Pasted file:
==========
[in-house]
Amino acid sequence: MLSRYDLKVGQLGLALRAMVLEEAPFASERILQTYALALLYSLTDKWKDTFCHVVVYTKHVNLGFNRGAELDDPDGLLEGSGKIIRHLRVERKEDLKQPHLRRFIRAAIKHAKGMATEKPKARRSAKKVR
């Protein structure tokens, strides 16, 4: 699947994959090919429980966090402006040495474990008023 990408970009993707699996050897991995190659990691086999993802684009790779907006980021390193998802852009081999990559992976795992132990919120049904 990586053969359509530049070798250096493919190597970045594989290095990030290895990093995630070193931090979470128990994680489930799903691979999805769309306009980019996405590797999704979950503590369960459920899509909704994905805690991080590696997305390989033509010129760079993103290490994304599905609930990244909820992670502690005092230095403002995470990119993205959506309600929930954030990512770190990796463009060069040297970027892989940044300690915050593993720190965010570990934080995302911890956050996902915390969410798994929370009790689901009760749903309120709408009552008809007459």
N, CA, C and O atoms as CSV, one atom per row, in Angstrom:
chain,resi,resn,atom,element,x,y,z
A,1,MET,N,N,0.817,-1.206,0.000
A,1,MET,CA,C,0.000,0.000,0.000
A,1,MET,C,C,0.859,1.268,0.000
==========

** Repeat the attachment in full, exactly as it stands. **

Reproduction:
[in-house]
Amino acid sequence: MLSRYDLKVGQLGLALRAMVLEEAPFASERILQTYALALLYSLTDKWKDTFCHVVVYTKHVNLGFNRGAELDDPDGLLEGSGKIIRHLRVERKEDLKQPHLRRFIRAAIKHAKGMATEKPKARRSAKKVR
């Protein structure tokens, strides 16, 4: 699947994959090919429980966090402006040495474990008023 990408970009993707699996050897991995190659990691086999993802684009790779907006980021390193998802852009081999990559992976795992132990919120049904 990586053969359509530049070798250096493919190597970045594989290095990030290895990093995630070193931090979470128990994680489930799903691979999805769309306009980019996405590797999704979950503590369960459920899509909704994905805690991080590696997305390989033509010129760079993103290490994304599905609930990244909820992670502690005092230095403002995470990119993205959506309600929930954030990512770190990796463009060069040297970027892989940044300690915050593993720190965010570990934080995302911890956050996902915390969410798994929370009790689901009760749903309120709408009552008809007459």
N, CA, C and O atoms as CSV, one atom per row, in Angstrom:
chain,resi,resn,atom,element,x,y,z
A,1,MET,N,N,0.817,-1.206,0.000
A,1,MET,CA,C,0.000,0.000,0.000
A,1,MET,C,C,0.859,1.268,0.000